An exploration of the role of parental involvement in the psychosocial development of adolescent learners in secondary schools.
Duma, Ntombikayise Protasia.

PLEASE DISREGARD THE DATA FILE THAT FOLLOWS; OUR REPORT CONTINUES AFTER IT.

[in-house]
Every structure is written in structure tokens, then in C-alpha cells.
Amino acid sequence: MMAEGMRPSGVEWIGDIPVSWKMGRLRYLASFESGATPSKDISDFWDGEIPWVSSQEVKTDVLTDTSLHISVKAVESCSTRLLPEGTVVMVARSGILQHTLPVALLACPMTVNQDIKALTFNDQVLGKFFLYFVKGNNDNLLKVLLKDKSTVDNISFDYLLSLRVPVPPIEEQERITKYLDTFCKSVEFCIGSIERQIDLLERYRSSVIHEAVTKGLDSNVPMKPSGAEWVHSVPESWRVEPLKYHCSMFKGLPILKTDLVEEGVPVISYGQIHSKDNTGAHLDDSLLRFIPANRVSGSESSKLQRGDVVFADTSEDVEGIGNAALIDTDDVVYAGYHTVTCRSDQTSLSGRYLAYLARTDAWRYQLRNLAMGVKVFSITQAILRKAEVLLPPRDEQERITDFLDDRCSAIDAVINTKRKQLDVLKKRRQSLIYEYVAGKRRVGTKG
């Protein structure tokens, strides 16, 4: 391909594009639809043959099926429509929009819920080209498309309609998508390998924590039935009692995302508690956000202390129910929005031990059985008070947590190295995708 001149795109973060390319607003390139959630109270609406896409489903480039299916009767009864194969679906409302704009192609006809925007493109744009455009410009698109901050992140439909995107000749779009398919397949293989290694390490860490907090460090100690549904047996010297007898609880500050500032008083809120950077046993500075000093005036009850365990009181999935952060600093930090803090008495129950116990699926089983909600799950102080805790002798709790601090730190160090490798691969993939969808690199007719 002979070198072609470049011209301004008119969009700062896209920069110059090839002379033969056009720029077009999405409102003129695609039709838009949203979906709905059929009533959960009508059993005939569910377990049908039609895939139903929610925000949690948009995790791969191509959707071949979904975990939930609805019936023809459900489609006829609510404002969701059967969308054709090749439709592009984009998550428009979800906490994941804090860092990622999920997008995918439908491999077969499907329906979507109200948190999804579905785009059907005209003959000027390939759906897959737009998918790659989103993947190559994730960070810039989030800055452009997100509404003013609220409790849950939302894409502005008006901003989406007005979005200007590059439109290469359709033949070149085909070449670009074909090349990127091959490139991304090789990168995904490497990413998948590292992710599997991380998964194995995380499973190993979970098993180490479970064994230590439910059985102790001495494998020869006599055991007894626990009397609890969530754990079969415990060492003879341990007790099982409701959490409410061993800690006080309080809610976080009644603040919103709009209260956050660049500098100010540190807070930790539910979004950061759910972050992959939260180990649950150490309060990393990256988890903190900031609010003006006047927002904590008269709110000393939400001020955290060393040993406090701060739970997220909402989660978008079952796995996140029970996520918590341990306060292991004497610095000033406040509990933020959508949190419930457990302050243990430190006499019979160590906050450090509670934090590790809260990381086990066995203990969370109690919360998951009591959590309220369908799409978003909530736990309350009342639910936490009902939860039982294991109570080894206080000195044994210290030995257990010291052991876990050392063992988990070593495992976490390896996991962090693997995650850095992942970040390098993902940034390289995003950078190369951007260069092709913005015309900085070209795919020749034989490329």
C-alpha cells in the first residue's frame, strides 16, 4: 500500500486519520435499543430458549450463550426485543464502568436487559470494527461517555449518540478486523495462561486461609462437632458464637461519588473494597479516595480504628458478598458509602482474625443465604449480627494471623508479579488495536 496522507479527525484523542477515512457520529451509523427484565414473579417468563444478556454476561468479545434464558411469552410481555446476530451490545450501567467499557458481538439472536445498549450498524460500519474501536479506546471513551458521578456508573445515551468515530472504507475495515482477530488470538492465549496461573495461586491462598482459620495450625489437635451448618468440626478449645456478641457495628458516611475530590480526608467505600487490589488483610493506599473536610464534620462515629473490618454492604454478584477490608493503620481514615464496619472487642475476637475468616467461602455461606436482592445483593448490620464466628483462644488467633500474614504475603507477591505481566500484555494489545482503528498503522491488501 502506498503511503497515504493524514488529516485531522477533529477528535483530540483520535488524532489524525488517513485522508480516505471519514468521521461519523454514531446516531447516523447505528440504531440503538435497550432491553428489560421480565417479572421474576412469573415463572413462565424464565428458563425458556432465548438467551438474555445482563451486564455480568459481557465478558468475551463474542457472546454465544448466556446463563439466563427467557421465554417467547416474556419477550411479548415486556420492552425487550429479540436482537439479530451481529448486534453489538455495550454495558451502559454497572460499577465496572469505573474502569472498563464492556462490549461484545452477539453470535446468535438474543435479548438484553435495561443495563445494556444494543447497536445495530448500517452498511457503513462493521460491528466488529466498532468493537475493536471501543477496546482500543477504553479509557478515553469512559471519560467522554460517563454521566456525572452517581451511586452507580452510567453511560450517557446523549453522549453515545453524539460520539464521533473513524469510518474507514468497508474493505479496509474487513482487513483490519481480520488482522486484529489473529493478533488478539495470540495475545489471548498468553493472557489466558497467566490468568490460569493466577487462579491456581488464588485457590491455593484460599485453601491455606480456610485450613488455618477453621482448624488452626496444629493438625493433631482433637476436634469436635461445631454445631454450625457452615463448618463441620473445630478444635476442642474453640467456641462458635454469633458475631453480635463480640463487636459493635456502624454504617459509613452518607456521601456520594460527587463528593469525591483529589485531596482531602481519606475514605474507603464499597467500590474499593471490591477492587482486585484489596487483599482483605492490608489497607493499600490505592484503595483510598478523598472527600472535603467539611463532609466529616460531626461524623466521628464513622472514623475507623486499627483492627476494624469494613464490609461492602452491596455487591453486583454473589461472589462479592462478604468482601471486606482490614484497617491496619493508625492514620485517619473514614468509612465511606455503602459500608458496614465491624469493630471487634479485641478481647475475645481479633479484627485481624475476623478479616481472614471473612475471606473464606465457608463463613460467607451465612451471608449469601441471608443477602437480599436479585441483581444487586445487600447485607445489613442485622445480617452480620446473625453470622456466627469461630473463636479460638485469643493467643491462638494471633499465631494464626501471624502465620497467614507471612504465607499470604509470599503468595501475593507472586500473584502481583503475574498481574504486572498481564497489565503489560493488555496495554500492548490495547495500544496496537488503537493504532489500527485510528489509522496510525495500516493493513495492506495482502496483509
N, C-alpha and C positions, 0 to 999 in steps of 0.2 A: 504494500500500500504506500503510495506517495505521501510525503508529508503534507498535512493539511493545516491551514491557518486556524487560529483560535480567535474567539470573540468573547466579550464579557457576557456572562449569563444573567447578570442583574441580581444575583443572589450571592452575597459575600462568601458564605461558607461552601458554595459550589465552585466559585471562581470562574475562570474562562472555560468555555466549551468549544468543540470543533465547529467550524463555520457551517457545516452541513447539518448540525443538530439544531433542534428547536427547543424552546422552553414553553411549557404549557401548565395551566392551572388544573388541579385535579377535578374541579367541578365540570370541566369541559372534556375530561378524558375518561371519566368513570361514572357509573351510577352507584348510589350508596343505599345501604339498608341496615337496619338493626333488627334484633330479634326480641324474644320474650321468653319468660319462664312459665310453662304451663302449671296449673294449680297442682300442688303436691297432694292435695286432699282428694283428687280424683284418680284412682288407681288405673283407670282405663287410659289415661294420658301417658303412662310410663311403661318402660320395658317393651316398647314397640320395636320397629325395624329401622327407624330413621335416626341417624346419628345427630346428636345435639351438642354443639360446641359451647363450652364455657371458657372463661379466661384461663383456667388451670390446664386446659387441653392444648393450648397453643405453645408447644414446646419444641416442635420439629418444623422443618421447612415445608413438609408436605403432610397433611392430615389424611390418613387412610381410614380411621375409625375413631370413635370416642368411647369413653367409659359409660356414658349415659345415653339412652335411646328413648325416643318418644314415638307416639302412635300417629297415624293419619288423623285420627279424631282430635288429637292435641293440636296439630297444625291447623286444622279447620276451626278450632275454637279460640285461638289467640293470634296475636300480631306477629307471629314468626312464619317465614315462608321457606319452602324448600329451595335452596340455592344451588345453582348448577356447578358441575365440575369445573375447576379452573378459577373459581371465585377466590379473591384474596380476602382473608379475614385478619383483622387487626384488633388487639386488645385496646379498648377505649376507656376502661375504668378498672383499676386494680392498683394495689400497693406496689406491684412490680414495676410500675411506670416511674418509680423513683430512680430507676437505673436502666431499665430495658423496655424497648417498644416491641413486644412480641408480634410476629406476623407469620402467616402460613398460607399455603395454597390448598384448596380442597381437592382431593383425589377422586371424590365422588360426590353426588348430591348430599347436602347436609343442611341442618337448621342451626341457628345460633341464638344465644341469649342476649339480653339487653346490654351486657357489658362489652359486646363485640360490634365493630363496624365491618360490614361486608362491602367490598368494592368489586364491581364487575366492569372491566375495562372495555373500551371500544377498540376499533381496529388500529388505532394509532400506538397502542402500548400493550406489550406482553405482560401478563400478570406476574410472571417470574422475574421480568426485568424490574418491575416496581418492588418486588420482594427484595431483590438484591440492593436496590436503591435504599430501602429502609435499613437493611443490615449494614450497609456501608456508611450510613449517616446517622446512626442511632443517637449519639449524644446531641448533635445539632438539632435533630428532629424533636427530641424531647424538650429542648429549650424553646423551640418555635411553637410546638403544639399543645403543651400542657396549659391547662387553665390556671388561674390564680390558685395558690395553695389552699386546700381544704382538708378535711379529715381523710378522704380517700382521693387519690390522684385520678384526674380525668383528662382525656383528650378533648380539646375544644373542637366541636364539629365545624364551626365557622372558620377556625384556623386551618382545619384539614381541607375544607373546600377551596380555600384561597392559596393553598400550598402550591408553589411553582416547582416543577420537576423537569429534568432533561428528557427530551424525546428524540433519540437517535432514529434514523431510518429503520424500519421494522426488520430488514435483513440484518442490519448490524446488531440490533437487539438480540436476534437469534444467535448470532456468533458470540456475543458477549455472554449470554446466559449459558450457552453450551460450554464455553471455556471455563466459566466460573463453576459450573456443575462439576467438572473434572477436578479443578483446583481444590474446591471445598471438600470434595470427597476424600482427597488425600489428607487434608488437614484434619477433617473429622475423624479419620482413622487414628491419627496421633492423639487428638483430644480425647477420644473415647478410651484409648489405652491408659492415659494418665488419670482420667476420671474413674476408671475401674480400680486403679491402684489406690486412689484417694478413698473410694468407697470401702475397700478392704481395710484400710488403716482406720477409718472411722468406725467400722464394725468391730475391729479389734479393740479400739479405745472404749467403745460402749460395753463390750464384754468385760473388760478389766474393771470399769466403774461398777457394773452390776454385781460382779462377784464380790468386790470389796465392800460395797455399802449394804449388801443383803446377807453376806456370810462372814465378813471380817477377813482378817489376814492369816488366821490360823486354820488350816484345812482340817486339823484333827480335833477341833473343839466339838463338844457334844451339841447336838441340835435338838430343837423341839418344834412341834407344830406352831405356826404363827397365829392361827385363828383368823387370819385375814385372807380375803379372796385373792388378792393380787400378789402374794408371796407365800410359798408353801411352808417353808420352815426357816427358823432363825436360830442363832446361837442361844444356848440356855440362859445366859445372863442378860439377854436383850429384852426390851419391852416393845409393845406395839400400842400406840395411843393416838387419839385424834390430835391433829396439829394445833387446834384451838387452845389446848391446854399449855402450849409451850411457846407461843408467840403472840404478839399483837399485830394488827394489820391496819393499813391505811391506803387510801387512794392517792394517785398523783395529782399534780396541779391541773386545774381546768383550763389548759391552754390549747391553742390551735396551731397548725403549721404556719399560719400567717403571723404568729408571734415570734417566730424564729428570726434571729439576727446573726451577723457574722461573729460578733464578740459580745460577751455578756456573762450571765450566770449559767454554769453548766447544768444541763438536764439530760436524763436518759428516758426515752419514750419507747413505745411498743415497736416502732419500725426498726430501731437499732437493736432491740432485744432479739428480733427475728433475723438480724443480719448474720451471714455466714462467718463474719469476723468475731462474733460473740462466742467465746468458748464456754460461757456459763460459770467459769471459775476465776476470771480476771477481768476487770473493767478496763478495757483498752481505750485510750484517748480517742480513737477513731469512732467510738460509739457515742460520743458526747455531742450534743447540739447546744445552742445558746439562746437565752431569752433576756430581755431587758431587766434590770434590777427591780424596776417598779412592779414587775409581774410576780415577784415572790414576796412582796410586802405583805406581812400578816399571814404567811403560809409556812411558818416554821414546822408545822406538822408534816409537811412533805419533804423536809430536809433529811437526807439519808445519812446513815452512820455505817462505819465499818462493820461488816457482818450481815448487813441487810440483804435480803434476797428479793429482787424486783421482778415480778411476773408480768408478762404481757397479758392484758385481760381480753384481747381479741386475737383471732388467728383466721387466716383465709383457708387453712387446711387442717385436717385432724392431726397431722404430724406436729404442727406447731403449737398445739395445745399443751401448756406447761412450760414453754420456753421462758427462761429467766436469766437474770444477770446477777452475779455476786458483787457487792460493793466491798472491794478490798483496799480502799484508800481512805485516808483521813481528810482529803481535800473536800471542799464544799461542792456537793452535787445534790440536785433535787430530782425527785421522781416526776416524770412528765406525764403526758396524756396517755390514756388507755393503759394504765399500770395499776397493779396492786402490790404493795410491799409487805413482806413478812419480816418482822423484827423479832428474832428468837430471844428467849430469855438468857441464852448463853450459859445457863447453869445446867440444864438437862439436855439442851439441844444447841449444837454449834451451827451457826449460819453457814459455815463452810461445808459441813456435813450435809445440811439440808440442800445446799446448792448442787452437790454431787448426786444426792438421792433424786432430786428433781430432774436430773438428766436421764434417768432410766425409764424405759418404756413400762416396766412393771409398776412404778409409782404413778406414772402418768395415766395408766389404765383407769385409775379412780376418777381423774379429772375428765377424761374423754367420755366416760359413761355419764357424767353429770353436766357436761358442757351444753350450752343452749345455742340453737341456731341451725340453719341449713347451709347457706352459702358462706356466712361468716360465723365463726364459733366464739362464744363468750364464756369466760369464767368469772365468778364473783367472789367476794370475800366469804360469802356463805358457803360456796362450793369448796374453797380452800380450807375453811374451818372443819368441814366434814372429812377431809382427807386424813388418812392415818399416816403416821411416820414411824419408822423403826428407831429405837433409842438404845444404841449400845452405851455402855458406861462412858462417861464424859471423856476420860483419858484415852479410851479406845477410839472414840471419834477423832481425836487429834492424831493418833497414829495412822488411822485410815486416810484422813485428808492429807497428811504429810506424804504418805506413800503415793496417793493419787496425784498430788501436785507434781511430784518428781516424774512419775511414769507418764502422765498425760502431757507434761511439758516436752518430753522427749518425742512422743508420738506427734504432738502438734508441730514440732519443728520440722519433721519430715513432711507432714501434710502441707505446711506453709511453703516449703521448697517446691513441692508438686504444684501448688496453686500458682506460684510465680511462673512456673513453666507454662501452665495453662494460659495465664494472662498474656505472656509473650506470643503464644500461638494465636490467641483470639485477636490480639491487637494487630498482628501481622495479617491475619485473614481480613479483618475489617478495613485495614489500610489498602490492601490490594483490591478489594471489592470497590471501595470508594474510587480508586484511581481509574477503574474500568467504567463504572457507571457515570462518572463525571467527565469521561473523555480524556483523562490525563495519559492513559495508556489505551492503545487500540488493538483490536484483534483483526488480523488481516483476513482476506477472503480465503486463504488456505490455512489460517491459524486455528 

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This study research aimed to explore the role of parental involvement in the psychosocial development of the adolescent learners in secondary schools. Literature reviewed revealed, dis-cussed the following topics: International background on parental involvement; challenges of parental involvement in the psychosocial development of adolescent learners, linguistic challenges; lack of educator training; contextual/community factors; lack of parental involvement, Theoretical framework, Theoretical significance. This qualitative case study purposively selected two secondary schools in the rural context of Pinetown District in KwaZulu-Natal. A sample of one Life Orientation teacher from each participating school, two parents from each school and a total of four learners from each school was selected. A total of four boys and four girls, in grade 10 and grade 11 from both participating schools. This study utilized semi-structured interviews with teachers, parents and focus group interviews were applied with adolescent learners. Data generated was analysed following thematic analysis. Themes that emerged included: The understanding of parental involvement in the psychosocial development of adolescents; the need for parental involvement in the psychosocial development of adolescents; the lack of parental involvement as a hindrance to academic performance of the adolescent learners and challenging school factors and the lack of parental involvement. All ethical issues were adhered to. Data that was analysed indicated that parental involvement has significant effects in improving learners’ psychosocial development which yields positive effects on improved academic performance; enhanced development of self-esteem in adolescent and surprisingly for parents as well. This research has proven that the role of parental involvement is important for secondary schools to adolescent learners in their development and to know themselves as they are developing at home, school and in community and as individuals as well as in building good relationships with parents.